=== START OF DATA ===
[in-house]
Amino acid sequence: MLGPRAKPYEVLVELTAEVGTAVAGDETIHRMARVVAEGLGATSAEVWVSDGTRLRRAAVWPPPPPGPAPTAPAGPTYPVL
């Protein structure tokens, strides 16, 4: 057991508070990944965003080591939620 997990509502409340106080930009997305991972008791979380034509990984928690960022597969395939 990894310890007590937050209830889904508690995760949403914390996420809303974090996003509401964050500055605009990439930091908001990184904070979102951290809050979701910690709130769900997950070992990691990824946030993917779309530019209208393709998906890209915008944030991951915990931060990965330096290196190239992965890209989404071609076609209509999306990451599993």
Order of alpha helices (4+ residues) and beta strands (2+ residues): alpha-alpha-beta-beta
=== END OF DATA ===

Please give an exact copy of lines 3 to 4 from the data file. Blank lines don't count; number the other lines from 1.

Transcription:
């Protein structure tokens, strides 16, 4: 057991508070990944965003080591939620 997990509502409340106080930009997305991972008791979380034509990984928690960022597969395939 990894310890007590937050209830889904508690995760949403914390996420809303974090996003509401964050500055605009990439930091908001990184904070979102951290809050979701910690709130769900997950070992990691990824946030993917779309530019209208393709998906890209915008944030991951915990931060990965330096290196190239992965890209989404071609076609209509999306990451599993």
Order of alpha helices (4+ residues) and beta strands (2+ residues): alpha-alpha-beta-beta